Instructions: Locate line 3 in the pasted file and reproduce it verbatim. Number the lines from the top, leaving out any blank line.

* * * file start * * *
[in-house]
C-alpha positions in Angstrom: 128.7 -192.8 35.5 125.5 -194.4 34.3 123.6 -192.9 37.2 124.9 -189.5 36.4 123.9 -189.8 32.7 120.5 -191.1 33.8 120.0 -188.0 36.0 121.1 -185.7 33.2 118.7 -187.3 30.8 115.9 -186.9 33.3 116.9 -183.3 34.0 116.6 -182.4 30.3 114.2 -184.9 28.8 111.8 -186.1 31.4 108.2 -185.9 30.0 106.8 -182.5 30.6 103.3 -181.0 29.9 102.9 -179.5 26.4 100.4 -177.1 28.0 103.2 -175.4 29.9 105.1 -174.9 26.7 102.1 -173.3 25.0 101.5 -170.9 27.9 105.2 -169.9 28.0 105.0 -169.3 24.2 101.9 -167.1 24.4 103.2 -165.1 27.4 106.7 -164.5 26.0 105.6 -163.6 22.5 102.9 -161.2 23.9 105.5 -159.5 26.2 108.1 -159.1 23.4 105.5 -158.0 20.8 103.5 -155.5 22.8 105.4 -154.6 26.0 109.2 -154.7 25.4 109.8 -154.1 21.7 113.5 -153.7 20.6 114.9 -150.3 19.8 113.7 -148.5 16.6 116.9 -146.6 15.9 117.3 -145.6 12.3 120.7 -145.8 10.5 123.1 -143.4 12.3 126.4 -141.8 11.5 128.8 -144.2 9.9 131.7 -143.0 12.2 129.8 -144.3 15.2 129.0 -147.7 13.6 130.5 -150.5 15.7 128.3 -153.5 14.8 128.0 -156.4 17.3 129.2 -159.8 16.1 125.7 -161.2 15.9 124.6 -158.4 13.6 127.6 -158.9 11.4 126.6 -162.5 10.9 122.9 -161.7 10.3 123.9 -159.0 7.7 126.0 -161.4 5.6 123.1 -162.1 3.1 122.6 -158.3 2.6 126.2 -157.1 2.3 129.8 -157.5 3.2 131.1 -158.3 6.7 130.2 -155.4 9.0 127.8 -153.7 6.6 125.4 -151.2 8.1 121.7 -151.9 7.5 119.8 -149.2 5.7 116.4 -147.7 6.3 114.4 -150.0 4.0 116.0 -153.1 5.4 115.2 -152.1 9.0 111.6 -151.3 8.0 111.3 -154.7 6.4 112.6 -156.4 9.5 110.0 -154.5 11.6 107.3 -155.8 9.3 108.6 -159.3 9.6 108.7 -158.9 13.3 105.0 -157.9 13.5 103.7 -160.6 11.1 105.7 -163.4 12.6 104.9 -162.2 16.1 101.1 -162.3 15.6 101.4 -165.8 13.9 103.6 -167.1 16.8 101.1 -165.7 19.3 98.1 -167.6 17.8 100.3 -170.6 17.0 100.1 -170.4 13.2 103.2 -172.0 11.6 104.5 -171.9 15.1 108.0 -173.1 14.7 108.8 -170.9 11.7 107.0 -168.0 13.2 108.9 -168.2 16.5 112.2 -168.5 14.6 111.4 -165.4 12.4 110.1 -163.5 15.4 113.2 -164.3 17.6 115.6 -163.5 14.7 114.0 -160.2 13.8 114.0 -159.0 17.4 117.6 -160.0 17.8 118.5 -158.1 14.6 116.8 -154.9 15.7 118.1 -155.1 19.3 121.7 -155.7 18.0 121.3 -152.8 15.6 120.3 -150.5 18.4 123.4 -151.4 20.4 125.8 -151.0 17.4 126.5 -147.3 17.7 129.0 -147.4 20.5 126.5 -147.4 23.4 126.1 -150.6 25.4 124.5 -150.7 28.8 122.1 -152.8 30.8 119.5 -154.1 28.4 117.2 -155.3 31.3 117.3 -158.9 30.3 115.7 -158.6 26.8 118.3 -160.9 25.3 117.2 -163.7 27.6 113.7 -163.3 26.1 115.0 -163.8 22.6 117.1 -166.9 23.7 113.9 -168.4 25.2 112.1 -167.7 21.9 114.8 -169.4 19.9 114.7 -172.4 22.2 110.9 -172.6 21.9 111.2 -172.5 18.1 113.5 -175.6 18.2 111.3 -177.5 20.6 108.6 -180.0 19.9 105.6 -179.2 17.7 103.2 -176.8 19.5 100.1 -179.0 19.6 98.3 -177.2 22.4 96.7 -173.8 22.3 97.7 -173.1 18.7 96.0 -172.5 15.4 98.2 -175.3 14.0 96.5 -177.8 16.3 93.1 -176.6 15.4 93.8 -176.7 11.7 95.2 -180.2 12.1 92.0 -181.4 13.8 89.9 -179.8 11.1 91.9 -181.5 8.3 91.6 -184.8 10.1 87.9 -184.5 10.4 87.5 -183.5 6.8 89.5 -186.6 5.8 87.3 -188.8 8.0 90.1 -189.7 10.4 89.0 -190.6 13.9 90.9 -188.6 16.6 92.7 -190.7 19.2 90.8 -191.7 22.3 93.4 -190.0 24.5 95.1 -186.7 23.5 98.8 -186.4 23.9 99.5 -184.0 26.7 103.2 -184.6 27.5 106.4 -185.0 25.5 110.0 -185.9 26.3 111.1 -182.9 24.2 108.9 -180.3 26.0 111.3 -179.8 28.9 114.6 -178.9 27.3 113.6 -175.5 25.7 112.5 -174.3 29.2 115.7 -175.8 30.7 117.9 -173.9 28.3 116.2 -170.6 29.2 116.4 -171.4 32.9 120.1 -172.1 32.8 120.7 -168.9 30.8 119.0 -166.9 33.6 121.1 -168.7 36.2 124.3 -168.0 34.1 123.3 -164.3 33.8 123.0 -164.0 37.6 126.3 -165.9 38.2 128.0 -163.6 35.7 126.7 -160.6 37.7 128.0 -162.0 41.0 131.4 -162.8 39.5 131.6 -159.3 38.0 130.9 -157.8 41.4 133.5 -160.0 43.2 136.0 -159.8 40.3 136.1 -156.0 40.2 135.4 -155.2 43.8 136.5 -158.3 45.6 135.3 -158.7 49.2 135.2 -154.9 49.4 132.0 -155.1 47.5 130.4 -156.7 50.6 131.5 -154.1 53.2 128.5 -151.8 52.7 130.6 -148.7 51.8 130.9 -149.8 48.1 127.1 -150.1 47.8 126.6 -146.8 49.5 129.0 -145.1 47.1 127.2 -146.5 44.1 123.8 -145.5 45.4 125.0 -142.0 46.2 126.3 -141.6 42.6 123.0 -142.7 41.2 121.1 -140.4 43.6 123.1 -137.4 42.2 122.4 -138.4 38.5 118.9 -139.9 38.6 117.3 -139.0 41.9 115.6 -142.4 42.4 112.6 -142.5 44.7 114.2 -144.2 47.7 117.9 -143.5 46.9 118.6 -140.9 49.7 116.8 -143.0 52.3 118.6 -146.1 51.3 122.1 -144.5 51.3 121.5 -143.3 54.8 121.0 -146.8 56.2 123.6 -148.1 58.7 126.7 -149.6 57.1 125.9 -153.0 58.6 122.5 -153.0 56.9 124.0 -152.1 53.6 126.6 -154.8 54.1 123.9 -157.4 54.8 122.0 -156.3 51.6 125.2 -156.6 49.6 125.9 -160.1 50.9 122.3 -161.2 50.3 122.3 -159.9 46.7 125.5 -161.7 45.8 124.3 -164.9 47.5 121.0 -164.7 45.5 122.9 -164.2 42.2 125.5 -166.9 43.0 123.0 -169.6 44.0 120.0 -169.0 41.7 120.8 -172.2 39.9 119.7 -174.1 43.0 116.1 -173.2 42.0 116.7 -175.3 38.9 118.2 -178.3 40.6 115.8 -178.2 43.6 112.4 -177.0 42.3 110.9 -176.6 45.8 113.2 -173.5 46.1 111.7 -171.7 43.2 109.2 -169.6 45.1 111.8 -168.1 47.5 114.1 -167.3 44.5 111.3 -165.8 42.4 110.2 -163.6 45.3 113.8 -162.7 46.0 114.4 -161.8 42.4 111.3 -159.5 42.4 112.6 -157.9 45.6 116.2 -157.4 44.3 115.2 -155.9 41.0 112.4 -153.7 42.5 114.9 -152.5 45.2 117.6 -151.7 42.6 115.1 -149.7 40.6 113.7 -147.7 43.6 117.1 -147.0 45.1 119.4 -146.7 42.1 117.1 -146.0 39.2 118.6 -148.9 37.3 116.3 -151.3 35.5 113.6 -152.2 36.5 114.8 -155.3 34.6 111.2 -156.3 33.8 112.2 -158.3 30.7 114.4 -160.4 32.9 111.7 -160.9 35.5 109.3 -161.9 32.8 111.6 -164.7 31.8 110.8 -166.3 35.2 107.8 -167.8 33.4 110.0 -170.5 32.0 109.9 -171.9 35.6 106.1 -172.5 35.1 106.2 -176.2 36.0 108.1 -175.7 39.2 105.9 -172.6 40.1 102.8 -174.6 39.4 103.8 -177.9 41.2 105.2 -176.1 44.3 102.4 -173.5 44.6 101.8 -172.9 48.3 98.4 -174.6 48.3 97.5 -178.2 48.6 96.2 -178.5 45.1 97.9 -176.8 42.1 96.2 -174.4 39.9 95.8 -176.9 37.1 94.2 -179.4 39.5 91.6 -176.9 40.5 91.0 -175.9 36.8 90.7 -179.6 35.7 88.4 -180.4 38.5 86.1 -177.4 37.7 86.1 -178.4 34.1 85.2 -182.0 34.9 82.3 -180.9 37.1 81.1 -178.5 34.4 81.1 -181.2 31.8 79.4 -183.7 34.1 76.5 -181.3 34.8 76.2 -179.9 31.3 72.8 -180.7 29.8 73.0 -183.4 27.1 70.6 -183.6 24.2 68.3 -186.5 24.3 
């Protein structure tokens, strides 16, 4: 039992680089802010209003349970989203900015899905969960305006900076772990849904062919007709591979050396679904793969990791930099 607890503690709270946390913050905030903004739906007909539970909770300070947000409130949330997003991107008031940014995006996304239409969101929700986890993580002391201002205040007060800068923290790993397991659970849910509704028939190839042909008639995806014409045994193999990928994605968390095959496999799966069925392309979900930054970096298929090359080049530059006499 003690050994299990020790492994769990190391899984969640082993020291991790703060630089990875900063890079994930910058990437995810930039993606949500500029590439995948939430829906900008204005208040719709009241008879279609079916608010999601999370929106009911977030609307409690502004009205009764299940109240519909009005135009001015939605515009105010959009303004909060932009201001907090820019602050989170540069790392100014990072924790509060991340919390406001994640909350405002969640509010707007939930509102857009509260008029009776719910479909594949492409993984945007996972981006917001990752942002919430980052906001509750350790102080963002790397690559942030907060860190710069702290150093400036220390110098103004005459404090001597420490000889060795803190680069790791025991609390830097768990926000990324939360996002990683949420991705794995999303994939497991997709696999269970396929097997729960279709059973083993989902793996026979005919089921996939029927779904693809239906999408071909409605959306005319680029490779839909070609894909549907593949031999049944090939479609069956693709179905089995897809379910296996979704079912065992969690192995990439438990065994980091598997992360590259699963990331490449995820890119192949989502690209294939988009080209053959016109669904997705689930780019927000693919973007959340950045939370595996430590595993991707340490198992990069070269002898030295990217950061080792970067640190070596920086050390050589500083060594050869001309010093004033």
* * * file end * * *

């Protein structure tokens, strides 16, 4: 039992680089802010209003349970989203900015899905969960305006900076772990849904062919007709591979050396679904793969990791930099 607890503690709270946390913050905030903004739906007909539970909770300070947000409130949330997003991107008031940014995006996304239409969101929700986890993580002391201002205040007060800068923290790993397991659970849910509704028939190839042909008639995806014409045994193999990928994605968390095959496999799966069925392309979900930054970096298929090359080049530059006499 003690050994299990020790492994769990190391899984969640082993020291991790703060630089990875900063890079994930910058990437995810930039993606949500500029590439995948939430829906900008204005208040719709009241008879279609079916608010999601999370929106009911977030609307409690502004009205009764299940109240519909009005135009001015939605515009105010959009303004909060932009201001907090820019602050989170540069790392100014990072924790509060991340919390406001994640909350405002969640509010707007939930509102857009509260008029009776719910479909594949492409993984945007996972981006917001990752942002919430980052906001509750350790102080963002790397690559942030907060860190710069702290150093400036220390110098103004005459404090001597420490000889060795803190680069790791025991609390830097768990926000990324939360996002990683949420991705794995999303994939497991997709696999269970396929097997729960279709059973083993989902793996026979005919089921996939029927779904693809239906999408071909409605959306005319680029490779839909070609894909549907593949031999049944090939479609069956693709179905089995897809379910296996979704079912065992969690192995990439438990065994980091598997992360590259699963990331490449995820890119192949989502690209294939988009080209053959016109669904997705689930780019927000693919973007959340950045939370595996430590595993991707340490198992990069070269002898030295990217950061080792970067640190070596920086050390050589500083060594050869001309010093004033």